Investigators find safety flaws at nuclear waste dump in New Mexico
United States government investigators have uncovered a series of shortcomings in safety training, emergency response and oversight at a troubled nuclear waste dump where a truck caught fire and 17 workers were recently contaminated by a radiation leak.
A report on the investigation into the first of back-to-back accidents at the waste isolation pilot plant (Wipp) near Carlsbad in the state of New Mexico says a February 5 truck blaze was apparently ignited by a build-up of oil and other combustible materials that should have been regularly cleaned off the vehicle.
The truck was also operating without an automatic fire suppression system, the Department of Energy report said. And one of several mistakes made in the chaotic moments that followed switched the filtration systems in the mine 800 metres underground and sent smoke billowing into areas where workers expected to have "good air".
The report also identified problems with the safety culture at the federal government's only permanent repository for waste from the nation's nuclear bomb-building facilities, and it said a series of repeat deficiencies identified by an independent oversight board had gone unresolved.
Tom Udall and Martin Heinrich, the US senators from New Mexico, called the report "deeply concerning".
"Fortunately, no one was hurt," the senators said in a statement. "The community of Carlsbad and the nation expect Wipp to operate with the highest level of safety.
"The board has identified a number of serious safety concerns that will need to be fully addressed. We believe all levels of management at the Department of Energy and at Wipp must take the recommendations from the board very seriously and fully implement them."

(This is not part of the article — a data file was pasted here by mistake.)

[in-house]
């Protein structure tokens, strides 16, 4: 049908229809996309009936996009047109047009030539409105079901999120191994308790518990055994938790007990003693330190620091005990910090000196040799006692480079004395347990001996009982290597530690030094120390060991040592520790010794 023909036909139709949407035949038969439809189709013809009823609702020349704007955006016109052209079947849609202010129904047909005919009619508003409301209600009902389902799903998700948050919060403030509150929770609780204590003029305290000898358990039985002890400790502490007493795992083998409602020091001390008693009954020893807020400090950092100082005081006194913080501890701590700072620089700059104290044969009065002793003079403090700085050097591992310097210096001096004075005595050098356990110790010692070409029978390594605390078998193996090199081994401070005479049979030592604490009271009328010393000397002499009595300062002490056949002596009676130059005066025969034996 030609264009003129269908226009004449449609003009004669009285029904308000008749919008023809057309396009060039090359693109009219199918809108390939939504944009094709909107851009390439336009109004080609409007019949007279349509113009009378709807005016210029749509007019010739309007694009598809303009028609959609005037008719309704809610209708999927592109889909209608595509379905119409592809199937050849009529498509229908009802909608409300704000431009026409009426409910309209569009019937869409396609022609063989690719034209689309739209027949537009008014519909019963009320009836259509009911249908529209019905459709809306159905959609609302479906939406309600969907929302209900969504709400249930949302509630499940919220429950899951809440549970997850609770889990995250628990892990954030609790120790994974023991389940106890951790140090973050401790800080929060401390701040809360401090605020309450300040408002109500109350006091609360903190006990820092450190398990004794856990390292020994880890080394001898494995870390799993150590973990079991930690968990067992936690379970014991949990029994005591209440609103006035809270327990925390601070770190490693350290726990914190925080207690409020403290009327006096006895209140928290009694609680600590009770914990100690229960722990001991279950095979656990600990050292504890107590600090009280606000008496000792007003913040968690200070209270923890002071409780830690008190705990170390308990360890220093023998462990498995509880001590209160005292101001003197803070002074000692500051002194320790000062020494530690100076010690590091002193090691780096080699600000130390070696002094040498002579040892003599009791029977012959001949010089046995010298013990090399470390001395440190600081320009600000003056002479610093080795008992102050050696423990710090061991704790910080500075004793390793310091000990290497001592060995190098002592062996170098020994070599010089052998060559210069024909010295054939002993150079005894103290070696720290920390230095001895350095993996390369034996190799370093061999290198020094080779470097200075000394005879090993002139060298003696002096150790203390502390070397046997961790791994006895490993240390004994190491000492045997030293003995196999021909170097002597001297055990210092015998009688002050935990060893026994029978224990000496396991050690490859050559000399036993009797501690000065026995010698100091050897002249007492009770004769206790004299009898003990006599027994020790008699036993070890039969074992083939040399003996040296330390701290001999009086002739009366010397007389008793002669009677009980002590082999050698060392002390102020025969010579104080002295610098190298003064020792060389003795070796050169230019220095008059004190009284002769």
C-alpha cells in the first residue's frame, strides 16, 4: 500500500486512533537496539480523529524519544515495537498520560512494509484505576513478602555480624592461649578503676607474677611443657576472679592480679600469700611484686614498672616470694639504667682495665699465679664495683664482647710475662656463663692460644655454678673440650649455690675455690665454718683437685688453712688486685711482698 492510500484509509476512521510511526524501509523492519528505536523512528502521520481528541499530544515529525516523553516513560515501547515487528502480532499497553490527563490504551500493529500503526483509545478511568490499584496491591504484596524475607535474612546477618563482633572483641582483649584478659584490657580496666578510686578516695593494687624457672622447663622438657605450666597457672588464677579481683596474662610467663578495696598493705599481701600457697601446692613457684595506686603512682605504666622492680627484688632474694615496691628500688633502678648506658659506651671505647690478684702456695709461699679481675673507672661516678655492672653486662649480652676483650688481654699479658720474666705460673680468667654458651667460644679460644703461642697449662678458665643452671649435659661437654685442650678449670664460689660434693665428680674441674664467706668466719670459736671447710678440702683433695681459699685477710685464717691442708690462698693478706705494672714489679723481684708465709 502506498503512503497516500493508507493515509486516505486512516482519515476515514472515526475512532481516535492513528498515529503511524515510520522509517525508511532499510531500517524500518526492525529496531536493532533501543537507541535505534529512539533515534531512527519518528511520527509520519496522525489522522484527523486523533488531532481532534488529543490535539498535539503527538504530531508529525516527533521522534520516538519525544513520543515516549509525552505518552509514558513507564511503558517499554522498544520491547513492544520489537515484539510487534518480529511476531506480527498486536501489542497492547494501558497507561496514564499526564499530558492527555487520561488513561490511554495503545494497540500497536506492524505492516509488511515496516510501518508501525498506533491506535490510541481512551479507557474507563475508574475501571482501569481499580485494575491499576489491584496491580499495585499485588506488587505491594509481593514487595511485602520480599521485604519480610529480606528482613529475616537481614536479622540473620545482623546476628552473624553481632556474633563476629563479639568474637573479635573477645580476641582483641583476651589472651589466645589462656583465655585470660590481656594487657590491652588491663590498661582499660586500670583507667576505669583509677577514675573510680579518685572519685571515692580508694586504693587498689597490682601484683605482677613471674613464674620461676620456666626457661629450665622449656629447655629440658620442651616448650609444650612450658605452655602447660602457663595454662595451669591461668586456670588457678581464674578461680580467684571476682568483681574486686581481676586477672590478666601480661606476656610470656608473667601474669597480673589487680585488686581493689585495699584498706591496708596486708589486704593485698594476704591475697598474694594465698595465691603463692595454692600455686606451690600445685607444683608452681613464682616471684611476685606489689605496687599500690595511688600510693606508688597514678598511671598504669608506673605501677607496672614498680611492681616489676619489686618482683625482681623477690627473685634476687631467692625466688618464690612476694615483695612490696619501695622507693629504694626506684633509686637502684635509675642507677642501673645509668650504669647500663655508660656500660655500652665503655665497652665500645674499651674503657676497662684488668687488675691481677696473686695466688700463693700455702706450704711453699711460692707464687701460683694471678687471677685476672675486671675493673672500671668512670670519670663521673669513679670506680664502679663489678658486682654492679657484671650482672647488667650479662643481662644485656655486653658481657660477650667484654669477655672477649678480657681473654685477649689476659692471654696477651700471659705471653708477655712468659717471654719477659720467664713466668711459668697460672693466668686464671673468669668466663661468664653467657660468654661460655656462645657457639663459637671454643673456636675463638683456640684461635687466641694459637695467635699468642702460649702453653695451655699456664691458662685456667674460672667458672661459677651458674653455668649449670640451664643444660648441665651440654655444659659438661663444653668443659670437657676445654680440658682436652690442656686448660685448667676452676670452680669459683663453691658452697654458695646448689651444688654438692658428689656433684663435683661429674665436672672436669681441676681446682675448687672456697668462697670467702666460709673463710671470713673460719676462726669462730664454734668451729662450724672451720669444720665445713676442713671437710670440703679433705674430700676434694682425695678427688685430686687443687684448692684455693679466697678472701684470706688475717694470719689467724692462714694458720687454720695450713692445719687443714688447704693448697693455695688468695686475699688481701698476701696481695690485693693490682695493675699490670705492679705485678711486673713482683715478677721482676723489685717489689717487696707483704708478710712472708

Congressman Steve Pearce, whose district includes the plant, applauded the DOE for a transparent report that highlights "the sloppy procedures that caused the fire".
An investigation of a radiation release nine days later that contaminated 17 workers and sent toxic particles into the air around the plant is expected to be completed in a few weeks.
The mine has been shut since the February 14 release, but investigators hope to be able to get below this week to see what happened.
The accidents are the first major incidents at the repository, which began taking radioactive waste 15 years ago.
Just hours before the report on the truck fire was previewed at a community meeting on Thursday evening, the contractor that runs the the plant demoted the facility's president.
The official who led the investigative team, Ted Wyka, said the automatic fire-suppression system that might have detected the heat earlier was not active.